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Little Feat’s Reno performance more than a little pleasing (photos)


I’ve been catching Little Feat at every opportunity since the ‘80s. They never fail to please, and always get the audience worked up with their style of southern Cajun rock and roll. The band played Sunday at Grand Sierra Resort with the opening act Dirty Dozen Brass Band. 

The early years of Little Feat were creatively successful but rocky with regard to band member relationships. They broke up upon the death of Lowell George in 1979 and reformed in 1987. Of the core members dating back to 1972, Fred Tackett, Bill Payne, Kenny Gradney and Sam Clayton are still playing in the band well into their 70s. 

In recent years, the deaths of drummer Richie Hayward and guitarist and vocalist Paul Berrare have been a great loss. Their places have been successfully filled by Tony Leone and Scott Sharrard, respectively.

I had not heard the band play with the new additions and was concerned it would not be up to par, but that concern was quickly put to rest. The choices of Leone and Sharrard were well thought out. Sharrard’s guitar playing and voice fit in perfectly, and Leone was able to satisfy the syncopated rhythms demanded of Little Feat songs.

The band started off the show strong with a triple header of Little Feat classics that got the room jumpin’: “Fat Man in the Bathtub,” “Let It Roll” and “Oh Atlanta.” Their energy has not subsided. “Fat Man in the Bathtub” starts off with an iconic drum riff that Leone nailed. Sharrard handled the slide guitar riffs and vocals perfectly. Payne played an excellent solo to fill it out. Lots of solos being traded off set the stage for a great night. 

“Let It Roll” is a pumped-up pile driver of a song that challenges anybody to stay seated. It’s next to impossible. More great solos were spilled forth. When they wrapped this one up, the cheers and screaming were thunderous.

Let’s face it. I’m not witty enough to write clever little vignettes for every song, plus I’d lose most of you if I tried that, so let’s move on. Suffice it to say, they nailed song after song, and the crowd loved them all.

As great of a band as Little Feat is, I was surprised at how many seats were empty when they started their show. I would guess that the back half of the theater was about half full. Sinful, I tell you. I hope it’s because there are so many great entertainment options in Reno.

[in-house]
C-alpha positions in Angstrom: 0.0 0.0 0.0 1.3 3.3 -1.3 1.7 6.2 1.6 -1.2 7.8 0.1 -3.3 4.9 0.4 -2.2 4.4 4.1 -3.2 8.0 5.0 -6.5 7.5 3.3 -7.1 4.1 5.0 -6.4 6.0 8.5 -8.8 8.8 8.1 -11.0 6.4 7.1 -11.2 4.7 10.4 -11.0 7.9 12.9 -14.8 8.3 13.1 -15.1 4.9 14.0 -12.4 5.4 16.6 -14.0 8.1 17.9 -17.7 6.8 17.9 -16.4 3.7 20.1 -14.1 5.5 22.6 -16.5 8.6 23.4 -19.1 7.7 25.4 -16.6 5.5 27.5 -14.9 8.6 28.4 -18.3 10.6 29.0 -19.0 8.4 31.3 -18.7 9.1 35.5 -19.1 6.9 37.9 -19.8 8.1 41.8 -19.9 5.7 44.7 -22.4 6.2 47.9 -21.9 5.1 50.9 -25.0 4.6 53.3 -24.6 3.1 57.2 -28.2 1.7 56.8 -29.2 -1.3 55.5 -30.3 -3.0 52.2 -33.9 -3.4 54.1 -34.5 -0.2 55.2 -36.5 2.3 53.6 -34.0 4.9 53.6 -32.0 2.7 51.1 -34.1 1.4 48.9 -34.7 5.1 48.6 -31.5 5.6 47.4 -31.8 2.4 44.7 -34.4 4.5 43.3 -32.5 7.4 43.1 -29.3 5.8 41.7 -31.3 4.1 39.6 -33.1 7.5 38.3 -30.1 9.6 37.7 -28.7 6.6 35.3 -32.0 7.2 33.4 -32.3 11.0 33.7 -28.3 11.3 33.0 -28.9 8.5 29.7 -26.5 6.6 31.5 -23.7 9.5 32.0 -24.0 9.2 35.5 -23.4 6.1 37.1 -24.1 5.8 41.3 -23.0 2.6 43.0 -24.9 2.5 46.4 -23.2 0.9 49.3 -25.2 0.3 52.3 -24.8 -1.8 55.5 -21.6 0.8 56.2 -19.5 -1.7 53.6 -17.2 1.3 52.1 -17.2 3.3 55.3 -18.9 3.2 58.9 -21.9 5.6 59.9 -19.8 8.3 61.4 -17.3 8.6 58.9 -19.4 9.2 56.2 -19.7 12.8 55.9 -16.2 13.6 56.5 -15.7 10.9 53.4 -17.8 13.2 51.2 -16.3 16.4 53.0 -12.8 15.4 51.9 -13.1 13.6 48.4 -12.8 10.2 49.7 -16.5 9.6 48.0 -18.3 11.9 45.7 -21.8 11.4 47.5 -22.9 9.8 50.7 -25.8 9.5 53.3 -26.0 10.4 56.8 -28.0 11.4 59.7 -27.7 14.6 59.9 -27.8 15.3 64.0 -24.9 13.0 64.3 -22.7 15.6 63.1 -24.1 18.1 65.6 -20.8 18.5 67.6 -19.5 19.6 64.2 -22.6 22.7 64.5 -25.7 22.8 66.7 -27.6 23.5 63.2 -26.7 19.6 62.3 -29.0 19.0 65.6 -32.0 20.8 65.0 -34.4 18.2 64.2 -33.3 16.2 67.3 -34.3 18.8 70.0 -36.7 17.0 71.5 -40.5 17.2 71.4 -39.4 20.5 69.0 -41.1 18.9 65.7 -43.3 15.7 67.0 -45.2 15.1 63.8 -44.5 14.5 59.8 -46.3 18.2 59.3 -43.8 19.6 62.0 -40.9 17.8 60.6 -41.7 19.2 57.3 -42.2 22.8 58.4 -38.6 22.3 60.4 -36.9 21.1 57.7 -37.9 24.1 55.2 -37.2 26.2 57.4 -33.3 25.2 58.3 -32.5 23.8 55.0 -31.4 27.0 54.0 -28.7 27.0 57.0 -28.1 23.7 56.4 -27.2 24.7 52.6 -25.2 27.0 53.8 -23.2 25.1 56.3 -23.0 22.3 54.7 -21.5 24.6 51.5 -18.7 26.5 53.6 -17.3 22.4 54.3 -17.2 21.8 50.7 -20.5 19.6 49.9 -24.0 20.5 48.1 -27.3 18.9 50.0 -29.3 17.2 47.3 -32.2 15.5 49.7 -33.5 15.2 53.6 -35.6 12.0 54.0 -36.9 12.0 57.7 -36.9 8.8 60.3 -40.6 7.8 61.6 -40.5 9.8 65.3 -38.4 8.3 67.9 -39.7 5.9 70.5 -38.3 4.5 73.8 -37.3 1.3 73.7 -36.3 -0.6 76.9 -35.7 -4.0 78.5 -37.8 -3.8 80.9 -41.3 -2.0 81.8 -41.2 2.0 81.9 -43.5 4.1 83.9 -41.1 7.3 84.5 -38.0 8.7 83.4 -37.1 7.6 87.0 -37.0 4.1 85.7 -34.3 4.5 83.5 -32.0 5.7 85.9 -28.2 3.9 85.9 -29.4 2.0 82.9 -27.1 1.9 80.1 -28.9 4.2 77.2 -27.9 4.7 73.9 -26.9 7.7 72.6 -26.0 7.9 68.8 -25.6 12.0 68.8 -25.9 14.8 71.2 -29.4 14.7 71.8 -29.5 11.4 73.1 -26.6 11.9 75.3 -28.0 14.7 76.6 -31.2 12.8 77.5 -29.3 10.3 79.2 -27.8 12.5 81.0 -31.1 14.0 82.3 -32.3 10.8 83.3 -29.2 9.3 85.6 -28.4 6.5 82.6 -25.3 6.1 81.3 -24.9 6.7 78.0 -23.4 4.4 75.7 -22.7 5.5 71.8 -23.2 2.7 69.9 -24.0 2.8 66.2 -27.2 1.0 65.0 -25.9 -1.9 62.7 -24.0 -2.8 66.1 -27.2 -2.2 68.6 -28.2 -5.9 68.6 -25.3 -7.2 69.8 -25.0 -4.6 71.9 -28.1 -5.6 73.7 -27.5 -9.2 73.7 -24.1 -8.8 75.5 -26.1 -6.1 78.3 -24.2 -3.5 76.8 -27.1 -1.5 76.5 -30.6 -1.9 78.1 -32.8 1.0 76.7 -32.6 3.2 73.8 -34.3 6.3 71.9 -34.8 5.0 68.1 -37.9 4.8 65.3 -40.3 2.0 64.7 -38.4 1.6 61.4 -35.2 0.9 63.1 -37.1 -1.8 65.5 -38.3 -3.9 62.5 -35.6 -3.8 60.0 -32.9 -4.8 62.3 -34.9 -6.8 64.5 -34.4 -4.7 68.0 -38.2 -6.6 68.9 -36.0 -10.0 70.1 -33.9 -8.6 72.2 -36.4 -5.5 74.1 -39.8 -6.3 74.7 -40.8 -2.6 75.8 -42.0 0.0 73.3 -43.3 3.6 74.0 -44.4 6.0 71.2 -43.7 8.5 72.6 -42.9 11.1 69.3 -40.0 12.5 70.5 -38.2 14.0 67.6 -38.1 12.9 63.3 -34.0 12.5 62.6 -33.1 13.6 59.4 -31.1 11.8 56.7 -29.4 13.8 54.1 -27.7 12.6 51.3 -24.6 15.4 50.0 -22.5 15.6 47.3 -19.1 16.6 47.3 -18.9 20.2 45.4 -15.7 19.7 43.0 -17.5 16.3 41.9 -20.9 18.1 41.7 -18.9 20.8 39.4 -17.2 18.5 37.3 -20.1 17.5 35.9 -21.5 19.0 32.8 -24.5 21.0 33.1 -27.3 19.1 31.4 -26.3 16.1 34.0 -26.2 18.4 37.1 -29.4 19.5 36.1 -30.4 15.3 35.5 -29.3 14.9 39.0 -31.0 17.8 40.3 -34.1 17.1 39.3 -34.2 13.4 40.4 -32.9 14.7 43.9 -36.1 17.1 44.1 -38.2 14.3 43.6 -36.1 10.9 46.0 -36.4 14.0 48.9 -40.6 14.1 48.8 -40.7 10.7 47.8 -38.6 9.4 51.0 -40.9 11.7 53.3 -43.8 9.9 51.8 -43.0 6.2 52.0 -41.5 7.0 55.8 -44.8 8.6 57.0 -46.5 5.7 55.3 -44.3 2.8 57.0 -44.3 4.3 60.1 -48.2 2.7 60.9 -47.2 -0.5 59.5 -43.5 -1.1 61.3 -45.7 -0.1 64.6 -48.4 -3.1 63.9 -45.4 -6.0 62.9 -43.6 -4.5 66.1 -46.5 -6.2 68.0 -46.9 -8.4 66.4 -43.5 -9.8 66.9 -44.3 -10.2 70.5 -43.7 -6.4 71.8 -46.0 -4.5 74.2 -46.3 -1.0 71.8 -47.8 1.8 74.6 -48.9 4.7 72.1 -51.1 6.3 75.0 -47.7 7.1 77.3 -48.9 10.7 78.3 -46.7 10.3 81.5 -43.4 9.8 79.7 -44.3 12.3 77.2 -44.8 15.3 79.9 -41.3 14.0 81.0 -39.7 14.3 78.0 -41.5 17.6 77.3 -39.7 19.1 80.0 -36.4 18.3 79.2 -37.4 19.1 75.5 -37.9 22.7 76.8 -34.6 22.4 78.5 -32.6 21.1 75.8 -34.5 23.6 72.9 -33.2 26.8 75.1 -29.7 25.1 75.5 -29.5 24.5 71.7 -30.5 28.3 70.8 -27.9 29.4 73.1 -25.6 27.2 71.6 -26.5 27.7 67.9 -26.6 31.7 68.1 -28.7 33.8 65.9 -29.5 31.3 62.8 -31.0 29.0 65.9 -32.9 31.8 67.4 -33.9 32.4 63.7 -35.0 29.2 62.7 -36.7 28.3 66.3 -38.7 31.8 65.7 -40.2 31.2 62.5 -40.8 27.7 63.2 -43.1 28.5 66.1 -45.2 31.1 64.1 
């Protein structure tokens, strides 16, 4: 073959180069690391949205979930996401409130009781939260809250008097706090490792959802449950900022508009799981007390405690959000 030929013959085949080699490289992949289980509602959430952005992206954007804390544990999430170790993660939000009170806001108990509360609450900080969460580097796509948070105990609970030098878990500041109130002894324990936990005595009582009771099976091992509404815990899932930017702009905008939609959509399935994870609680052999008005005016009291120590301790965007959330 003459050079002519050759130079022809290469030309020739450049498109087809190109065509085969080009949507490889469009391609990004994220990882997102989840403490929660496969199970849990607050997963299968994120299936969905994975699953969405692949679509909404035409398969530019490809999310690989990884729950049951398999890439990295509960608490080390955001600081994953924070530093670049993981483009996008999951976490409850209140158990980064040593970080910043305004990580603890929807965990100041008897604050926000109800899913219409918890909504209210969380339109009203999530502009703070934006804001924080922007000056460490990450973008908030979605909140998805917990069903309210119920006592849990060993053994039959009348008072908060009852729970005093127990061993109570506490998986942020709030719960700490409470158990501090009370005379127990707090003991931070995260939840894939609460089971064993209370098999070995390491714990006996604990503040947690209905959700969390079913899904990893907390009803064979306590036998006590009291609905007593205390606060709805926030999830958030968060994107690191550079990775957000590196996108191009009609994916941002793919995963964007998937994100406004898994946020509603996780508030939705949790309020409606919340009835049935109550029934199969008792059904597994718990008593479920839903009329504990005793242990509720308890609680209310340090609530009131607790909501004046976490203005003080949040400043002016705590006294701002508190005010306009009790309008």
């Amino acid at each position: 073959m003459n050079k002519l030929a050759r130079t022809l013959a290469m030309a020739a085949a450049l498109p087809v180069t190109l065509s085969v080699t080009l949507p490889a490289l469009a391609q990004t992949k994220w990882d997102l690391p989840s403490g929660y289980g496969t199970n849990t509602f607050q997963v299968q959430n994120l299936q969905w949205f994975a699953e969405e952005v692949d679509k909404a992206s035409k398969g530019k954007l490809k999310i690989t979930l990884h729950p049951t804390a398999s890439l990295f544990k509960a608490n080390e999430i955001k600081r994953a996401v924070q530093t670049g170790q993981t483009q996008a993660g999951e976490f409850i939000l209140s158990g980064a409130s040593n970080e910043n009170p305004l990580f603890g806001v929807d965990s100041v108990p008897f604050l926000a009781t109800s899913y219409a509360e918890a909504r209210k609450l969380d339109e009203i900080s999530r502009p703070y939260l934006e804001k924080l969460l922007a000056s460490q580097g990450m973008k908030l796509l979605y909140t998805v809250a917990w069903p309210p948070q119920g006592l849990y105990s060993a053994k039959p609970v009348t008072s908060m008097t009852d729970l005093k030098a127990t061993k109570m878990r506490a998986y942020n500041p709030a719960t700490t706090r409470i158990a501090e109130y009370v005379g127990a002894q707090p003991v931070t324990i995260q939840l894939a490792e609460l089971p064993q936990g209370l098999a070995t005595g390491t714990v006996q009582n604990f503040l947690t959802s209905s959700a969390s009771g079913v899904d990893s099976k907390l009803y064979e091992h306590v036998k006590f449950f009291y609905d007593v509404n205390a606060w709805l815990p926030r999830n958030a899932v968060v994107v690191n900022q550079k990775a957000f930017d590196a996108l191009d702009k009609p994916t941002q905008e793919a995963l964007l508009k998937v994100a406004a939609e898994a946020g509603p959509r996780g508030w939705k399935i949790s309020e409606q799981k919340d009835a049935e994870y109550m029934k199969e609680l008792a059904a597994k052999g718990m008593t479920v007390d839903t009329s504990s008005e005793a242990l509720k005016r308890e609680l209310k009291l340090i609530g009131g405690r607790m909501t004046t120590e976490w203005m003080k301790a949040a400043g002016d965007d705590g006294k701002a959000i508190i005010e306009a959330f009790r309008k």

With two-thirds of the band in their 70s, it was logical that the crowd occupied the same demographic. It was mostly seniors, but it drifted down into the ‘young zone’ too. Before the show started, the gentleman sitting in front of me told me that if I saw him taking pills during the show, they were prescriptions. I think a lot of us have changed the selection of pills that we consume.

I love the ramp-up to the end of the show that most bands’ set lists subscribe to. I think it’s best to leave the crowd stomping their feet and wanting more. In the case of this show, it started with “Rocket In My Pocket,” which ignited a bit of a sing-along. This continued through “Tripe Face Boogie” and “Feats Don’t Fail Me Now” without a break, building to a frenzied climax.

After a momentary pause, they said, “We have a couple more if that’s okay.” They then launched into “Spanish Moon” and “Skin It Back,” which were on their set list as an encore, but they didn’t even bother to leave the stage and come back. This was a 12-minute medley that also built to a frantic conclusion.

Little Feat’s tenacity to forge ahead, regardless of the setbacks, is heroic. This is a great band, and I am very pleased that they have endured the losses that have plagued them, from the early demise of Lowell George to their recent losses.

“Well, they say, time loves a hero. But only time will tell If he’s real.”



  • Fat Man in the Bathtub
  • Let It Roll
  • Oh Atlanta
  • Two Trains
  • On Your Way Down
  • Red Streamliner
  • Why Are People Like That
  • Texas Twister
  • Down On The Farm
  • Sailin’ Shoes
  • Trouble
  • Willin’
  • One Breath at a Time
  • Rocket in My Pocket
  • Dixie Chicken / Tripe Face Boogie
  • Feats Don’t Fail Me Now


Spanish Moon / Skin It Back

Nick McCabe
Nick McCabe
Nick McCabe is a Reno-based photojournalist and musician. He’s been shooting concerts in the Reno-Tahoe area since 2006 and writing articles and reviews since 2012, as well as doing interviews on occasion. His musical education and playing experience goes back to 1967. He is a founding member of the Reno Tahoe Forte’ Awards, and he still plays music locally for enjoyment. First concert: Jimi Hendrix. Last concert: we’ll see.




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